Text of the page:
• Chime raised $485 million in a recent round of financing
  • The company’s valuation has skyrocketed nearly 900% in only 18 months
  • Chime will be “IPO-ready” within the next 12 months.

Mobile banking startup Chime is now the most valuable retail consumer fintech in the U.S., with a $14.5 billion worth, surpassing free-trading app Robinhood, which has a valuation of about $11.2 billion.

Based in San Francisco, Chime raised $485 million in a recent round of financing, CNBC reported. The company’s valuation has doubled since December and has skyrocketed nearly 900% in only 18 months.

“We’re more like a consumer software company than a bank,” Chime CEO Chris Britt said. “It’s more a transaction-based, processing-based business model that is highly predicable, highly recurring and highly profitable.”

He added that the firm will be “IPO-ready” within the next 12 months.

Co-founded in 2013 by Britt, Chime provides its customers with no-fee mobile banking accounts, debit cards and ATM access. The company – which typically focuses on Americans earning between $30,000 and $75,000 annually – makes money when customers swipe their debit or credit cards.

Some mobile fintechs have flourished during the pandemic – Britt said Chime’s transaction volume and revenue have more than tripled this year. He also said his company is adding hundreds of thousands of users on a monthly basis, while becoming profitable on the basis of earnings before interest, taxes, depreciation and amortization, or EBITDA, during the pandemic.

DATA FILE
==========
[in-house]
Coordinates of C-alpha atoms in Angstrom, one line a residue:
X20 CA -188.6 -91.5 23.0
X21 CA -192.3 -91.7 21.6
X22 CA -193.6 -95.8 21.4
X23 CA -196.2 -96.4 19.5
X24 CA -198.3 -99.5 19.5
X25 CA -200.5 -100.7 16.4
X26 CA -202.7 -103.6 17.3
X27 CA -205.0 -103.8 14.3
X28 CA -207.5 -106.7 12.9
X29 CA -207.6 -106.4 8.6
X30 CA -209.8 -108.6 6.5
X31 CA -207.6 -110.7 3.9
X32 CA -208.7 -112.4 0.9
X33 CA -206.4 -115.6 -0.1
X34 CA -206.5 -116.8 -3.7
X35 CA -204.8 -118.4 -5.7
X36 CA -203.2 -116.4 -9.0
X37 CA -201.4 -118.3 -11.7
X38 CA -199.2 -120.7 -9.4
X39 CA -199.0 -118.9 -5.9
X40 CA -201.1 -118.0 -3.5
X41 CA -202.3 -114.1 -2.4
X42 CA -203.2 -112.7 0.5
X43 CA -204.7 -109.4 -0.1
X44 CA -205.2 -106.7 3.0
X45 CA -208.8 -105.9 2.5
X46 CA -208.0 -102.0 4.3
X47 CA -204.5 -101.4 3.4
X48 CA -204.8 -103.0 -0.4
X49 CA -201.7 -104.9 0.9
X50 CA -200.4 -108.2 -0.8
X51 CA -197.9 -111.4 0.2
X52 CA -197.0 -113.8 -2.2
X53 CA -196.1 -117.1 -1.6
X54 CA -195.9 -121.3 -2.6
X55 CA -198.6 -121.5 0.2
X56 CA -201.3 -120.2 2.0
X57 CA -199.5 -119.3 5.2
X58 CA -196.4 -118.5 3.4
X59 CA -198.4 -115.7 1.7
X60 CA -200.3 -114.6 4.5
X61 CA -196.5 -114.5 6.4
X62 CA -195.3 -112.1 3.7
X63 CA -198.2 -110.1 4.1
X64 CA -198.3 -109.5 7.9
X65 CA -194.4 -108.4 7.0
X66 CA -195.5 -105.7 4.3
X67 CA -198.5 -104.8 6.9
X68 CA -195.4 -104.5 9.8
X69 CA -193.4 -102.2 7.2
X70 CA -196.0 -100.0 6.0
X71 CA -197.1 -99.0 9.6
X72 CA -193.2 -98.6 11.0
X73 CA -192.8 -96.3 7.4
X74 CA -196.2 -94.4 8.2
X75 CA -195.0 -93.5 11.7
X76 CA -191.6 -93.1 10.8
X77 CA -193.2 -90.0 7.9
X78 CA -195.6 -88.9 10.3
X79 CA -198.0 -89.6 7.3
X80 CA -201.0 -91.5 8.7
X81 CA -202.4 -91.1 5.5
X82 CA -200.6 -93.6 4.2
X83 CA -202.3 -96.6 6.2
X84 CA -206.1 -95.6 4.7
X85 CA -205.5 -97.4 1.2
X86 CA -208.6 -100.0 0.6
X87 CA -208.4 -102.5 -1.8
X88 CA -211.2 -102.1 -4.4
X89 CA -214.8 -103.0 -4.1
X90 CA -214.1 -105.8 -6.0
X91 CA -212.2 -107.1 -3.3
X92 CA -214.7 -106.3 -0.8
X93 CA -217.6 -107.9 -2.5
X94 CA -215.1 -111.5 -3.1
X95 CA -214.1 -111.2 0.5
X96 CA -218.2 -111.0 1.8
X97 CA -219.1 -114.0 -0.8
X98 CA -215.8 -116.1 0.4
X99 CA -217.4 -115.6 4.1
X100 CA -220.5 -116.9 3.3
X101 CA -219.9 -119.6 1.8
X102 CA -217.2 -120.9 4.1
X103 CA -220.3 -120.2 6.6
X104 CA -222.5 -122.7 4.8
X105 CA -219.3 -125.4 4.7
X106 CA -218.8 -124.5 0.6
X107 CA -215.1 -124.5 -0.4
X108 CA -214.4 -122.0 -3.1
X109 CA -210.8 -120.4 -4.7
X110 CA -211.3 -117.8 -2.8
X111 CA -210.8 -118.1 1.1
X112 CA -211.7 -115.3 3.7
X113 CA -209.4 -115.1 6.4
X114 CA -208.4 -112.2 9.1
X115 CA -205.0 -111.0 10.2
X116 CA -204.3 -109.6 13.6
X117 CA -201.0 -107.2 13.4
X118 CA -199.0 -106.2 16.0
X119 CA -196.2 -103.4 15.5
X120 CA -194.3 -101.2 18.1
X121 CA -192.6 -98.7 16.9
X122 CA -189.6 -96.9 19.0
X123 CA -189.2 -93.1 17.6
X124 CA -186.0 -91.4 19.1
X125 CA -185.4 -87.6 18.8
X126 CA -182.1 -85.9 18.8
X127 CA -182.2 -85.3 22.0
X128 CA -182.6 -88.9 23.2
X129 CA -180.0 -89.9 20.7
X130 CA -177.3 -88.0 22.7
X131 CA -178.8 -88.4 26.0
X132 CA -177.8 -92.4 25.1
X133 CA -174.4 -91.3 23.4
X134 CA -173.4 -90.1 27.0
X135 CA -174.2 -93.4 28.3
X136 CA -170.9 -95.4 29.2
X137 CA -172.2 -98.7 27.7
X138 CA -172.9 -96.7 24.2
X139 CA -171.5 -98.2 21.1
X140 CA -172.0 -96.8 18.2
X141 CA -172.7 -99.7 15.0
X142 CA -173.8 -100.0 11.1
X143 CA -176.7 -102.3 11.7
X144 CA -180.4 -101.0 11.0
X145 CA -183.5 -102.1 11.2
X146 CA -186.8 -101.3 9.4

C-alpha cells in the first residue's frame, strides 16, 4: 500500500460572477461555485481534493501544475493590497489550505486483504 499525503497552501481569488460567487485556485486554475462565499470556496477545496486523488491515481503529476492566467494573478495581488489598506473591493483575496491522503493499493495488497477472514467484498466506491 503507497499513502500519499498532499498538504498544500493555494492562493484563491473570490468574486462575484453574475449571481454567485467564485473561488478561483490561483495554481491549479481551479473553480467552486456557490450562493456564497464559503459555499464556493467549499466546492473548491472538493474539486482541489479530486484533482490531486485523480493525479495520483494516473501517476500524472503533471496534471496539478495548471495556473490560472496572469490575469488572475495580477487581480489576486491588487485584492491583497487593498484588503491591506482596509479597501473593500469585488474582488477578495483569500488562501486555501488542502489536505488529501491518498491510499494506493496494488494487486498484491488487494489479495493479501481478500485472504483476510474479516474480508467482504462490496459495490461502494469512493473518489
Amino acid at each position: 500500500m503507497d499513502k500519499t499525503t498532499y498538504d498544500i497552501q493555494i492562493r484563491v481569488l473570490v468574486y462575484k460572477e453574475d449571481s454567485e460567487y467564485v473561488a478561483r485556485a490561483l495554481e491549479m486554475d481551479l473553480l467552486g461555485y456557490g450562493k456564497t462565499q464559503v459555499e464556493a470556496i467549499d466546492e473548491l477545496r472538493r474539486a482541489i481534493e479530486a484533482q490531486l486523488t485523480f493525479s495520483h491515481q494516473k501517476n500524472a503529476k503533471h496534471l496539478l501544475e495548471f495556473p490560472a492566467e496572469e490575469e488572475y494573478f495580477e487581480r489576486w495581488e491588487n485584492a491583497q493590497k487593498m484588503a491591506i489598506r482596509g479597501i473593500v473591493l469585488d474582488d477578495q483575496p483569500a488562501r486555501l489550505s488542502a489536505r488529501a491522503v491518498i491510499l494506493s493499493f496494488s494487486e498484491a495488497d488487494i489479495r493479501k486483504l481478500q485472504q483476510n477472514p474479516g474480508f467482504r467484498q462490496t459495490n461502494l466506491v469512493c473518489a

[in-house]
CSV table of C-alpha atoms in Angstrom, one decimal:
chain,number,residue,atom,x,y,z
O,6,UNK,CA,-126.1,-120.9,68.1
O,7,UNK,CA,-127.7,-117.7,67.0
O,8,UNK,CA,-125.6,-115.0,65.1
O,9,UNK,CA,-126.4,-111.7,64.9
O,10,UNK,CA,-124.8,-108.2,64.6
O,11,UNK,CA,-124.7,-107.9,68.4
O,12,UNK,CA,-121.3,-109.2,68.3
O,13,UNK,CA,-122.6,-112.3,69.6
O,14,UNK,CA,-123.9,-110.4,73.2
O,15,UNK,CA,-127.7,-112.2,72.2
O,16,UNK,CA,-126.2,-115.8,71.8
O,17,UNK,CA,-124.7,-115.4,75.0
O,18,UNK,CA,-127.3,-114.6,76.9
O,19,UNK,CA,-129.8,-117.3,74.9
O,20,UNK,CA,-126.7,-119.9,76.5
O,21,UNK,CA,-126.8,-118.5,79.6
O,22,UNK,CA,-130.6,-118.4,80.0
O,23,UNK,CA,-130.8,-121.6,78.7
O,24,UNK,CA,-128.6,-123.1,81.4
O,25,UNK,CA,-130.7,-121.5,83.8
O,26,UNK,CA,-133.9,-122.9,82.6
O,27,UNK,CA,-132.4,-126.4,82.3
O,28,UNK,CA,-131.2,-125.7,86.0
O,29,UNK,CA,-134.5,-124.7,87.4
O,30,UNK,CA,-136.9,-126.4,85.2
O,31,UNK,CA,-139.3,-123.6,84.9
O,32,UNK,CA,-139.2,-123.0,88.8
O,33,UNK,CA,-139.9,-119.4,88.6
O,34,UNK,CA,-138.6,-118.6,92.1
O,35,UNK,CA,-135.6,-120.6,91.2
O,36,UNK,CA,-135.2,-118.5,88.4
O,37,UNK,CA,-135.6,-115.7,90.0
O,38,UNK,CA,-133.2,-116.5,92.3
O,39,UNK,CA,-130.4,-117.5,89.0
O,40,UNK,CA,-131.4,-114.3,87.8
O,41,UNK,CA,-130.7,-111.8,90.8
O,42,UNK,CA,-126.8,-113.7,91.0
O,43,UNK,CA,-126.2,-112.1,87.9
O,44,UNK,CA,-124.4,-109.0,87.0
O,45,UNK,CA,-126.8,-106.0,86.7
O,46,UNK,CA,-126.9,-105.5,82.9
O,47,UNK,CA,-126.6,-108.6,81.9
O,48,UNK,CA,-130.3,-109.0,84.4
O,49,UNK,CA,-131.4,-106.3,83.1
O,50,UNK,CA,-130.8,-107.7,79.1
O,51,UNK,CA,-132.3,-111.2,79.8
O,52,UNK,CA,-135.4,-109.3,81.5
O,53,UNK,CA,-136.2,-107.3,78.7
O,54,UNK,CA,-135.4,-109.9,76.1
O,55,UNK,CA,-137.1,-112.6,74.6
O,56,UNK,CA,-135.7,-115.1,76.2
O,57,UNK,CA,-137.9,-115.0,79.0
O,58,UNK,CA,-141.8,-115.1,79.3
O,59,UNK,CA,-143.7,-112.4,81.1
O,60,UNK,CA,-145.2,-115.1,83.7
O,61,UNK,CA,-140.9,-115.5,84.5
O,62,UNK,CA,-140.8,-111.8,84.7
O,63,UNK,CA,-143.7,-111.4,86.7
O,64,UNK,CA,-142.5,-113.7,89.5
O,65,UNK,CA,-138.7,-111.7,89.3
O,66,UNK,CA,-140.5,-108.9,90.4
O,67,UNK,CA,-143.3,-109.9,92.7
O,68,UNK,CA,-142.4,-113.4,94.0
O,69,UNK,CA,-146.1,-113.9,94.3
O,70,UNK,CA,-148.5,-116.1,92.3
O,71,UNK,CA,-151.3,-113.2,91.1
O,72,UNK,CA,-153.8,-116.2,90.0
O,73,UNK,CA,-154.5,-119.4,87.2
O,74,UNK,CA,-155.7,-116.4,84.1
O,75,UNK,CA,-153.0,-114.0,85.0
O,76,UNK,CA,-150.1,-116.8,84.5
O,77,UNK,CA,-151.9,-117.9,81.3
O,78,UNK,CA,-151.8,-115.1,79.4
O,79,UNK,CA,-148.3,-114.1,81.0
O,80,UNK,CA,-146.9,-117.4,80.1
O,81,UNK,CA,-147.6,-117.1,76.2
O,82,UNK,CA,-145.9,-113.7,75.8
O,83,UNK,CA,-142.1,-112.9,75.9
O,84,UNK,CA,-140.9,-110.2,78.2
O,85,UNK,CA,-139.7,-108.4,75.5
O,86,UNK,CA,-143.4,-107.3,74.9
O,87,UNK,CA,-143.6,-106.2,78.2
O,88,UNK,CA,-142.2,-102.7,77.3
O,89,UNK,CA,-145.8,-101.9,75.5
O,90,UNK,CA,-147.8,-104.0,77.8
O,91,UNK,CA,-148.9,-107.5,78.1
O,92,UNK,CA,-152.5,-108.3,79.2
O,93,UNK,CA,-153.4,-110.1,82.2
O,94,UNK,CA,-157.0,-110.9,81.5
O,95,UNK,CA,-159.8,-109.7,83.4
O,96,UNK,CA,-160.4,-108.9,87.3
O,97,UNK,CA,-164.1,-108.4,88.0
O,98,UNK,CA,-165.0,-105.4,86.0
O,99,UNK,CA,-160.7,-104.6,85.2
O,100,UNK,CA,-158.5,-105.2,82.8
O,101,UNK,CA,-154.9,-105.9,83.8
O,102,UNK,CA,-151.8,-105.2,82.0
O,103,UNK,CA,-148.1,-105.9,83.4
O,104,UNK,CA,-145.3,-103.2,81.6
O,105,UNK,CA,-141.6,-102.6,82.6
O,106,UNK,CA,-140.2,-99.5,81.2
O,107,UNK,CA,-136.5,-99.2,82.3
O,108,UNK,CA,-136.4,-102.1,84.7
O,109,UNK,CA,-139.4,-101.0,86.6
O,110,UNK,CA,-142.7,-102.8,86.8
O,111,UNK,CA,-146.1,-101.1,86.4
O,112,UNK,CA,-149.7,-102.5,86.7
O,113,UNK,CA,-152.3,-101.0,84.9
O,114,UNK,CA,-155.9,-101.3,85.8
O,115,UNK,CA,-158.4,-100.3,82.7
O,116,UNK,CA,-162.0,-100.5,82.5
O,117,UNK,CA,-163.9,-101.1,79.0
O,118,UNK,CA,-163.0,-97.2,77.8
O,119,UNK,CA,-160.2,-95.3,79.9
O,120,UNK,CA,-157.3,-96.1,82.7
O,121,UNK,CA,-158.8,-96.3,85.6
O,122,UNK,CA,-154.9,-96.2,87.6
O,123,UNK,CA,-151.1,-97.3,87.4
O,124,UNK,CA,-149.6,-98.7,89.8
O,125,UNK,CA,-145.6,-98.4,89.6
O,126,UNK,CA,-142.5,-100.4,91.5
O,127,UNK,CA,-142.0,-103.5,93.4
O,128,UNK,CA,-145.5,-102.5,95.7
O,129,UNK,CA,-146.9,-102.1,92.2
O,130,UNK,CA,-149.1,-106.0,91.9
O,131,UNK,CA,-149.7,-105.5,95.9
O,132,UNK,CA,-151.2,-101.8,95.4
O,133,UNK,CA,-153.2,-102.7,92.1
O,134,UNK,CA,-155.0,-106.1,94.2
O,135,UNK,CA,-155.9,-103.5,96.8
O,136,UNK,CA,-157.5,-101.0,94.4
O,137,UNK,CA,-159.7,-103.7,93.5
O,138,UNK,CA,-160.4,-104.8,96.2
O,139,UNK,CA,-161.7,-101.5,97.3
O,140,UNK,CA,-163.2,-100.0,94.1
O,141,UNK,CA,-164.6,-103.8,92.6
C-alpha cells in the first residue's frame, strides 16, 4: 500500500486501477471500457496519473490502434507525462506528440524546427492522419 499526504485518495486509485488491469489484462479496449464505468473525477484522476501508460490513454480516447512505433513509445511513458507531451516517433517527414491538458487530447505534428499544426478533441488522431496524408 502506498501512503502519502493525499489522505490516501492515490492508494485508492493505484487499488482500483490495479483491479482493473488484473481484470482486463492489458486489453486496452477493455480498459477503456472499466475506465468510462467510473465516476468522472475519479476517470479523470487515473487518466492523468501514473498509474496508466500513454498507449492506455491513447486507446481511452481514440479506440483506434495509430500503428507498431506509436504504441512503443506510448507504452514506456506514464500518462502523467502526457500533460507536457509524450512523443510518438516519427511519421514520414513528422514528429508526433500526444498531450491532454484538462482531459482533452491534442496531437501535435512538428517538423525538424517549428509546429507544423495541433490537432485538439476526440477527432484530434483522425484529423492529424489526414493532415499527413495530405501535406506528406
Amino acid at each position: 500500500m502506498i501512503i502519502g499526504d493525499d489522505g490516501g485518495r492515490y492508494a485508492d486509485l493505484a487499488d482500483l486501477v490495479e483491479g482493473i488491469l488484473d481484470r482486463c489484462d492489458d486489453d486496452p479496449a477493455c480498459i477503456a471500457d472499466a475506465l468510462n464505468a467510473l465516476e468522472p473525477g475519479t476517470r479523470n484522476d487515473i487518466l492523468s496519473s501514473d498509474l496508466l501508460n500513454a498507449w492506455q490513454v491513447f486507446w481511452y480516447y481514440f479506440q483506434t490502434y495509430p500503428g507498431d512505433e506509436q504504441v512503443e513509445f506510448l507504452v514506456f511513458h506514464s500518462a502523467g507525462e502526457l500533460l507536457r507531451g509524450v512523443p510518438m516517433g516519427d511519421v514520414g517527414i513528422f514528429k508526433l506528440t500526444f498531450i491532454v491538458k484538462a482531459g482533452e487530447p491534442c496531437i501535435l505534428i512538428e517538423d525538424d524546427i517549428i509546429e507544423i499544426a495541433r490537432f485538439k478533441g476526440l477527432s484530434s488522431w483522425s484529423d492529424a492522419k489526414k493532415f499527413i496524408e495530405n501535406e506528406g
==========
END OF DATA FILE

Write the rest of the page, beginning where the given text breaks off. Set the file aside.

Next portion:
“Nobody wants to go into bank branches, nobody wants to touch cash anymore, and people are increasingly comfortable living their lives through their phones,” Britt said. “We have a website, but people don’t really use it. We’re a mobile app, and that’s how we deliver our services.”

Investment firms that took part in Chime’s latest round of financing included Coatue, Iconiq Capital, Tiger Global, Whale Rock Capital, General Atlantic, Access Technology Ventures, Dragoneer, and DST Global.

“A lot of these [investors] are a combination of late-stage private and public investors,” Britt said. “Having folks who invest in public markets making high-conviction bets in your company is a great signal to future investors that these savvy guys who have great track records are investors in the business.”

Although Chime now has almost $1 billion in cash, CNBC noted, Britt has no interest in acquiring any FDIC-backed institutions.

Britt also said he often receives interest from special purpose acquisition vehicles.

“I probably get calls from two SPACS a week to see if we’re interested in getting into the markets quickly,” he said. “The reality is we have a number of initiatives we want to complete over the next 12 months to put us in a position to be market-ready.”

Consumerism Commentary recently voted Chime as the third best online bank, behind Ally Bank and Simple.

Among other things, Chime was lauded for having no monthly fees, no minimum account balance requirements, no foreign transaction fees, and for its ability to send checks directly from the mobile app.

However, Chime’s disadvantages comprised such things as a lack of lending or credit card products, no paper checks, and no joint accounts.